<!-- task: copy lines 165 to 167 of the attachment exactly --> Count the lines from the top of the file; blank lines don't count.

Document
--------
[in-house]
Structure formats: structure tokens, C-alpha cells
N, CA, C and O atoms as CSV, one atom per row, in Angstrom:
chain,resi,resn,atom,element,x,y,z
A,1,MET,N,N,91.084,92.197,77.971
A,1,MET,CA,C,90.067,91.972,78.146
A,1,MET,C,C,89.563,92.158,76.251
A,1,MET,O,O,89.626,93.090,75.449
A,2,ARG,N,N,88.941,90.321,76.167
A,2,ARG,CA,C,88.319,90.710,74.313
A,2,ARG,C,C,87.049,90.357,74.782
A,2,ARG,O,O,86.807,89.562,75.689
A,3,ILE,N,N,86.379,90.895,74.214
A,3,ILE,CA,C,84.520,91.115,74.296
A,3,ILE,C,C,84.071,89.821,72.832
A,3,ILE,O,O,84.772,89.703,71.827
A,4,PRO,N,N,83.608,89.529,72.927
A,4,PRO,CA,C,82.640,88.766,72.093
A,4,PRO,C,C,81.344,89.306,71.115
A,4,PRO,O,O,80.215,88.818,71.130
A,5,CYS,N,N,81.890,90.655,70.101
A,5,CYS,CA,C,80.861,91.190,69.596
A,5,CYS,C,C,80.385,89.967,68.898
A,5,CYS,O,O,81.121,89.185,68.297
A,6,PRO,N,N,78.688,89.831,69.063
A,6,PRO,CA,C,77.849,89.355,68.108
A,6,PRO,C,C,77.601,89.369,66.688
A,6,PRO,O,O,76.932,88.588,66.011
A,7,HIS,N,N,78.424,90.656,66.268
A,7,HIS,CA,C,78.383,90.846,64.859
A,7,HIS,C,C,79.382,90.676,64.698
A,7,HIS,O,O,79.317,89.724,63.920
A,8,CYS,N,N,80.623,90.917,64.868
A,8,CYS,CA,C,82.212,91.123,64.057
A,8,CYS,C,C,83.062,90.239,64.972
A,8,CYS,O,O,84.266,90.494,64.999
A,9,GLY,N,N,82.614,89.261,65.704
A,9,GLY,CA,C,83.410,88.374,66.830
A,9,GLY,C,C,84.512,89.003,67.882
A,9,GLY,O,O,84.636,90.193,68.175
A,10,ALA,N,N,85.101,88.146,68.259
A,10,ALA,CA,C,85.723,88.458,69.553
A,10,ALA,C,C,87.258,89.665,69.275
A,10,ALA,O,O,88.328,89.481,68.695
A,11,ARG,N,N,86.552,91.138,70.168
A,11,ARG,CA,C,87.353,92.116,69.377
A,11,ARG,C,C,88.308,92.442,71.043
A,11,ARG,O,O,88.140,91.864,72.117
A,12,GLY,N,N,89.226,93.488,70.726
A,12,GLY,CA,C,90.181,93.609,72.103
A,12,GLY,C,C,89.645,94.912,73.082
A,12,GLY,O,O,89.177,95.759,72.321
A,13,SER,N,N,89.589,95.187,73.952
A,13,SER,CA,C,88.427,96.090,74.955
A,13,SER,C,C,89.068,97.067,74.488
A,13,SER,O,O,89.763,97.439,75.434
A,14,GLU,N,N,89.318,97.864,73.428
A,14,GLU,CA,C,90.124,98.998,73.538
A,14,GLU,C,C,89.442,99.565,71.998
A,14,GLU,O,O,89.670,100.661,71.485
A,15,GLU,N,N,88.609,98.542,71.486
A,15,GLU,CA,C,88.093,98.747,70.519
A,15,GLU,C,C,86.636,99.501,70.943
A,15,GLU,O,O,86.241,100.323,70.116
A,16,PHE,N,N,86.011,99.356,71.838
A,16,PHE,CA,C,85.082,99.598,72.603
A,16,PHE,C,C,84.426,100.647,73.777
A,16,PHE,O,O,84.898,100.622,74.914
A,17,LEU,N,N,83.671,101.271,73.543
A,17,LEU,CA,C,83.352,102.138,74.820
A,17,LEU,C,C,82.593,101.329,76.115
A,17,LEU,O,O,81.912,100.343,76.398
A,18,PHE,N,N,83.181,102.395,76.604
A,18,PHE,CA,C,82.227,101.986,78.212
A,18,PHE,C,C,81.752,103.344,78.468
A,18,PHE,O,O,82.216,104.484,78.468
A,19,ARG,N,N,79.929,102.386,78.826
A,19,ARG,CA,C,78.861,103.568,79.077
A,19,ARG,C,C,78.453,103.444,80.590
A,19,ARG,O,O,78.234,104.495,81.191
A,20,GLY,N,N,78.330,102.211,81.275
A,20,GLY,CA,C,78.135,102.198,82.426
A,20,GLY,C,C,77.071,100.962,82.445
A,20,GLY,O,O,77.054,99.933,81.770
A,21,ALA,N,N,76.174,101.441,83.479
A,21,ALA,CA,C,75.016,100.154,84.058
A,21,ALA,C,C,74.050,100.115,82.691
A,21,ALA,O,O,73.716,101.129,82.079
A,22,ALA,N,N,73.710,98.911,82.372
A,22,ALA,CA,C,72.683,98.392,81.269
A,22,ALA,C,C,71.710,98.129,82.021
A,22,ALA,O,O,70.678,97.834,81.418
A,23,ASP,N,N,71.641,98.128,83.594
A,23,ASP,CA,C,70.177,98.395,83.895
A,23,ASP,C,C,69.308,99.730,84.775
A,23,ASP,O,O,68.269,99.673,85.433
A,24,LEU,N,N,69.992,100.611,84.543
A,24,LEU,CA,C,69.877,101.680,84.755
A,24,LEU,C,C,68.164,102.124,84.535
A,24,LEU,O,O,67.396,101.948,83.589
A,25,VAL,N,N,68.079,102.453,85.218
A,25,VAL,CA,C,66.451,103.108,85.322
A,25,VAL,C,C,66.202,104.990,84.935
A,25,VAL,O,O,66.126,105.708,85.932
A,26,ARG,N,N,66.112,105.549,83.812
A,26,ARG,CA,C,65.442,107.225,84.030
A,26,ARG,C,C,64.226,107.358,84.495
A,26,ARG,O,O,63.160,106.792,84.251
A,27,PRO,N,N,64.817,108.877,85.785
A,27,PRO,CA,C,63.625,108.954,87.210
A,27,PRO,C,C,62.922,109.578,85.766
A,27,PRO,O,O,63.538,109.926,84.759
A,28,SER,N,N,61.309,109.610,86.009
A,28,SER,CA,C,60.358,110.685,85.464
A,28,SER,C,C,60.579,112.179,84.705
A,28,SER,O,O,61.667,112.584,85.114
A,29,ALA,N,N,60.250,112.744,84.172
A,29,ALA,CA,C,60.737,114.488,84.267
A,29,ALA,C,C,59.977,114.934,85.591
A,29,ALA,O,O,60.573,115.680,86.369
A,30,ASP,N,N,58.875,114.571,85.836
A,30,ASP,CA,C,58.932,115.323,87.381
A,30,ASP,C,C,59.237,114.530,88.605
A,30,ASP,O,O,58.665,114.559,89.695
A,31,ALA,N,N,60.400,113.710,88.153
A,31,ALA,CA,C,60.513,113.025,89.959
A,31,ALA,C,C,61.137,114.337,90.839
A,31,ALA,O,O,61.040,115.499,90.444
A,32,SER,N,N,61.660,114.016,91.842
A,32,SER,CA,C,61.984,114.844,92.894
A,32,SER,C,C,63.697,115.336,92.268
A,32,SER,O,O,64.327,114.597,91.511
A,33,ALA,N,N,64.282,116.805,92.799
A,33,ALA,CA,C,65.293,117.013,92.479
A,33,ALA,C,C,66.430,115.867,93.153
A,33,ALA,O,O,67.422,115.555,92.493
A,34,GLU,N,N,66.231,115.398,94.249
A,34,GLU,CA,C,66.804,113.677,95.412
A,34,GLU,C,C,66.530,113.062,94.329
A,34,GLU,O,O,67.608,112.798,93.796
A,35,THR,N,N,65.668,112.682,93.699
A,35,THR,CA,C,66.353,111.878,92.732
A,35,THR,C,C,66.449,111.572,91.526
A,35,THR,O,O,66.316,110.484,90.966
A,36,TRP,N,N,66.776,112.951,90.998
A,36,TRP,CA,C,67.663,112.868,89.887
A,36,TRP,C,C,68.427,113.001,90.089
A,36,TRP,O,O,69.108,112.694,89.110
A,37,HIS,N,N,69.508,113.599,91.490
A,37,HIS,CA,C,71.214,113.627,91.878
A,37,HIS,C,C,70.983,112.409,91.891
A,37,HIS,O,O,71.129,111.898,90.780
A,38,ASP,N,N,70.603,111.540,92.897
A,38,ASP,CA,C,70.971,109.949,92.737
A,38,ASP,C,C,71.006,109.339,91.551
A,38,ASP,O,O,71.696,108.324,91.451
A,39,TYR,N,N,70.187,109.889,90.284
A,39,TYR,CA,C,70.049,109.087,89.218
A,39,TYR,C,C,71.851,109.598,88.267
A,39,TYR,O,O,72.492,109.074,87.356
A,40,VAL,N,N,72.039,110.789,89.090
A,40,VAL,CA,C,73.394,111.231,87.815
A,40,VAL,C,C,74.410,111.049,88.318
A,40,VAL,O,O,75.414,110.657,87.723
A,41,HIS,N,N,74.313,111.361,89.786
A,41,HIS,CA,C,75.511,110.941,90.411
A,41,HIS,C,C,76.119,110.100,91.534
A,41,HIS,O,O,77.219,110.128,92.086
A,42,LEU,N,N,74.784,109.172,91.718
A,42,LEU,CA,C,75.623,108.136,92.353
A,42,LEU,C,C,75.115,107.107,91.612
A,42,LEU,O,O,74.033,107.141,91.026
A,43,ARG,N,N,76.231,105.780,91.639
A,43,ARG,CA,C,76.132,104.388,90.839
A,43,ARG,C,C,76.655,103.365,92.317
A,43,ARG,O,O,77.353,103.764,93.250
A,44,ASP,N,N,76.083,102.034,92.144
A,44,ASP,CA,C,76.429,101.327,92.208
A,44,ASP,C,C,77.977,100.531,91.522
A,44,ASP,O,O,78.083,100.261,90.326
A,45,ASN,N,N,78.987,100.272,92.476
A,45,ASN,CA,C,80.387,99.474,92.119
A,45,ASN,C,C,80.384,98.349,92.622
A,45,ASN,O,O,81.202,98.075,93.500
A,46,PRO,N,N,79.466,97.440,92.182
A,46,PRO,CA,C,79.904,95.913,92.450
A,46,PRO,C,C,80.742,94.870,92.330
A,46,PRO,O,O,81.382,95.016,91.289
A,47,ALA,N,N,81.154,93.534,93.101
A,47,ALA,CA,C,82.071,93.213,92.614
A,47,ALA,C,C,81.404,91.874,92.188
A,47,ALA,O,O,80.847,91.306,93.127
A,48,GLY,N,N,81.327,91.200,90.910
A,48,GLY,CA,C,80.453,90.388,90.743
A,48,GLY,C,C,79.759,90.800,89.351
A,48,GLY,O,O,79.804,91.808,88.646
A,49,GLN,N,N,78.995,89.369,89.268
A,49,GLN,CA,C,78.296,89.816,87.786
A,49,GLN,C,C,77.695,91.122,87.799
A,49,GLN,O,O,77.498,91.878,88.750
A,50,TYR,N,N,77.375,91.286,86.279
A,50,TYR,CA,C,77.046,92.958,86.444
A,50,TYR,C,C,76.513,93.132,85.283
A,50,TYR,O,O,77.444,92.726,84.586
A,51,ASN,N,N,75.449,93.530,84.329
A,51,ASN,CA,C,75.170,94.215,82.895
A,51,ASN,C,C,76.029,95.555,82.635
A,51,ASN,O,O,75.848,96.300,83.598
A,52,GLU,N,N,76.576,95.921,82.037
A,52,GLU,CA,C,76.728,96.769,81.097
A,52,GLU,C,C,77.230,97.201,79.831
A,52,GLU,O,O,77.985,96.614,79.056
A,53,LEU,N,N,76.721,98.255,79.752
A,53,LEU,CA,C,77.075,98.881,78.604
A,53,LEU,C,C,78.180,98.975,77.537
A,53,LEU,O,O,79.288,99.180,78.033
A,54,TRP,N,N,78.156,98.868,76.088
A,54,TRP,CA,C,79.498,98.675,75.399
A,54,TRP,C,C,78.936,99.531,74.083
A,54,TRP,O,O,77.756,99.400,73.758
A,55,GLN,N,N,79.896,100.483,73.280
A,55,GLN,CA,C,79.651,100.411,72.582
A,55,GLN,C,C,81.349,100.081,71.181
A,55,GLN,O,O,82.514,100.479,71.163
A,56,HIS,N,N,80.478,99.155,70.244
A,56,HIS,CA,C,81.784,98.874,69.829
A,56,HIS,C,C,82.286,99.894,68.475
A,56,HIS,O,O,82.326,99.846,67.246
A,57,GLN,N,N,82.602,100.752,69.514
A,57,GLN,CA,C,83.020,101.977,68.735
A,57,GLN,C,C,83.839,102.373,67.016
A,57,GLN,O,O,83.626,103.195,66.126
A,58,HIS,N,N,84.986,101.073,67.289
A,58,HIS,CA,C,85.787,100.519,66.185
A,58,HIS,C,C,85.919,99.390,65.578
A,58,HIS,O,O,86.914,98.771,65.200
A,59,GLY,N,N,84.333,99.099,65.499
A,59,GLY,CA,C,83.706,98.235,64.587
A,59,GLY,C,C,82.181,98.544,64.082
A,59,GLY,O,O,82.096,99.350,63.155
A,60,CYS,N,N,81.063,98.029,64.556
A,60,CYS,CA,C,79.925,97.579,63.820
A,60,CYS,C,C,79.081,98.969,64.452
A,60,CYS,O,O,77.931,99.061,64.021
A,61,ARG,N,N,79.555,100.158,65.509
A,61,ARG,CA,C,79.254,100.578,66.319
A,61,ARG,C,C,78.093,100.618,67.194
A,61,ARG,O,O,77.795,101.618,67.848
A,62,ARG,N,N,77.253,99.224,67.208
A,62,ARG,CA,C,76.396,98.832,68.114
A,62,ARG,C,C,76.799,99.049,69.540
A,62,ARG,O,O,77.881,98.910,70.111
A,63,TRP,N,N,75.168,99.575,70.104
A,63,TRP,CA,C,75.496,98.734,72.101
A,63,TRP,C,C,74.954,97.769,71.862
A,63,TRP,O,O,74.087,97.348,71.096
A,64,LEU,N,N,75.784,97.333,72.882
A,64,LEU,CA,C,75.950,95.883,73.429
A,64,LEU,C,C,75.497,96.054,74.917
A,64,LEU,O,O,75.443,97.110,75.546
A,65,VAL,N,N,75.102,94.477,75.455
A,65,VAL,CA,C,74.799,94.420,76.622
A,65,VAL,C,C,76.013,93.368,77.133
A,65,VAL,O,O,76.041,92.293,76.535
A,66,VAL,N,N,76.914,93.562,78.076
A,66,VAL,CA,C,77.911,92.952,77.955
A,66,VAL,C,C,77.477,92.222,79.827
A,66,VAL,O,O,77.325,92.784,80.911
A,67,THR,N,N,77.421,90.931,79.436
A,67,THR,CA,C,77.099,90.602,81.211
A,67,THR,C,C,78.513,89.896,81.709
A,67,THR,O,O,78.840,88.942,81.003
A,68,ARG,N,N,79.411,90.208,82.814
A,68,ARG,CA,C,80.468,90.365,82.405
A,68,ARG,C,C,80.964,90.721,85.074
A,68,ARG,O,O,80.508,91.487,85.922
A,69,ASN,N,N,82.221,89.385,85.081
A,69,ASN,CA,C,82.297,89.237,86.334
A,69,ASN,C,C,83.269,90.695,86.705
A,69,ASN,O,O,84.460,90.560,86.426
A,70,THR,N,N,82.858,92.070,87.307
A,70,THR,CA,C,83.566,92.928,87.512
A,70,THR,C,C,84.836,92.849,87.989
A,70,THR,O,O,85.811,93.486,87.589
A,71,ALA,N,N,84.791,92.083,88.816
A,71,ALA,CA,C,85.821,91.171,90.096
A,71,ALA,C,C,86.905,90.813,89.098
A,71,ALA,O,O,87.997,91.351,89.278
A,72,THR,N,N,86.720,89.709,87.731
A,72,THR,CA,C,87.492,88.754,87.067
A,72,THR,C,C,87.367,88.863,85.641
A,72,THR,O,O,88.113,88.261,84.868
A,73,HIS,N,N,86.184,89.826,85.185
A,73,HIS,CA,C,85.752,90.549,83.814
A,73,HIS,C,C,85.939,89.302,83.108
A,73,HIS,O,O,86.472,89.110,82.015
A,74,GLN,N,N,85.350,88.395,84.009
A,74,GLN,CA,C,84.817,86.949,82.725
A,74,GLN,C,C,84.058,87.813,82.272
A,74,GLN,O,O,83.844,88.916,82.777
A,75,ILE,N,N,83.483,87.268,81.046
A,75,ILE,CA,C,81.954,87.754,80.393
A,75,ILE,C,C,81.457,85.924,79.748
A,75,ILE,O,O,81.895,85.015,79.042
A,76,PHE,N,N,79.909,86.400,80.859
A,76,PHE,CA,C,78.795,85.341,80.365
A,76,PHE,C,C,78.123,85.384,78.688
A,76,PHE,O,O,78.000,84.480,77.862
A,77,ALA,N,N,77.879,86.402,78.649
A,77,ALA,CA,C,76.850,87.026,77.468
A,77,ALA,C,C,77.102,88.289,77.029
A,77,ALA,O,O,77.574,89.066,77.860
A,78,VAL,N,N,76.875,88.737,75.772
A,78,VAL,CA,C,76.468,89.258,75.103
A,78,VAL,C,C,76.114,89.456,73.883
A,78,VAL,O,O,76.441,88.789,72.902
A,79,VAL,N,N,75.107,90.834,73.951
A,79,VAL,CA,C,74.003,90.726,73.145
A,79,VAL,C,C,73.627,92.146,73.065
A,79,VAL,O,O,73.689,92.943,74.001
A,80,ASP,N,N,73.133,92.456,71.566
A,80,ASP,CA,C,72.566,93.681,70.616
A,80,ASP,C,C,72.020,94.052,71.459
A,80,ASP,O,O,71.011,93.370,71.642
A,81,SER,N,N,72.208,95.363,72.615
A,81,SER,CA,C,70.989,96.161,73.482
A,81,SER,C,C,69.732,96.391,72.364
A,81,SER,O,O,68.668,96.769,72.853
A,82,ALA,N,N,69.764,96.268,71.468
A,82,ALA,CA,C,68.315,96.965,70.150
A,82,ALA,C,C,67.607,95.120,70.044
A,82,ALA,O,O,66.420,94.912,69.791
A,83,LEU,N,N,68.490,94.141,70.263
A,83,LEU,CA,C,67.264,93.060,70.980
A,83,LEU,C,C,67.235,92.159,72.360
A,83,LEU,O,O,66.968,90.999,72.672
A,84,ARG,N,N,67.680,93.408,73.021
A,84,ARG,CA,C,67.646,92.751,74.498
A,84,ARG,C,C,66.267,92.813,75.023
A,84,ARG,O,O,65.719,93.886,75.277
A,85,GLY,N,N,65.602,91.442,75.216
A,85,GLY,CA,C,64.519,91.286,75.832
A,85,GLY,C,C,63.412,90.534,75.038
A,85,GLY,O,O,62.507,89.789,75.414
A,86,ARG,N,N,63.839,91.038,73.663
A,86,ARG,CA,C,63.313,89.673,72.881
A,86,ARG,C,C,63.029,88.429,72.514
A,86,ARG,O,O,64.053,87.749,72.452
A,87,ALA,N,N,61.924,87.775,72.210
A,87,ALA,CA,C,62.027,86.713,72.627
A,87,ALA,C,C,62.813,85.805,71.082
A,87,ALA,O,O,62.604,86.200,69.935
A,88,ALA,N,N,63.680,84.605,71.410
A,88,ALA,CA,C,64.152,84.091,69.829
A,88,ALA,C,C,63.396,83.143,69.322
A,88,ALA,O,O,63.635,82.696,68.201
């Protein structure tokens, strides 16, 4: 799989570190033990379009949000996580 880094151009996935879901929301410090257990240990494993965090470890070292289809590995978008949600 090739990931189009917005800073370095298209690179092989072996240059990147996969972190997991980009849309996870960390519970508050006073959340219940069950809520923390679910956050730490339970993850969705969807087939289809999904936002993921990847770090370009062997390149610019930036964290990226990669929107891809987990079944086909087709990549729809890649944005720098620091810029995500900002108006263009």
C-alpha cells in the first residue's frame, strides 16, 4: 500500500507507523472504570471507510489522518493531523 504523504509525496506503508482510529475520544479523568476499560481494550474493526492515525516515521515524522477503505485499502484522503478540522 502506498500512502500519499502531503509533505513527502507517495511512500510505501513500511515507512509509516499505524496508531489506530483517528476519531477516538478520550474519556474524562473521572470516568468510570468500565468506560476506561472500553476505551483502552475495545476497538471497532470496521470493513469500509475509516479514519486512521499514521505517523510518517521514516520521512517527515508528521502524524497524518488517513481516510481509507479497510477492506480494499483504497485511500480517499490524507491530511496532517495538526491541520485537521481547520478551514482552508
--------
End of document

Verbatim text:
A,41,HIS,N,N,74.313,111.361,89.786
A,41,HIS,CA,C,75.511,110.941,90.411
A,41,HIS,C,C,76.119,110.100,91.534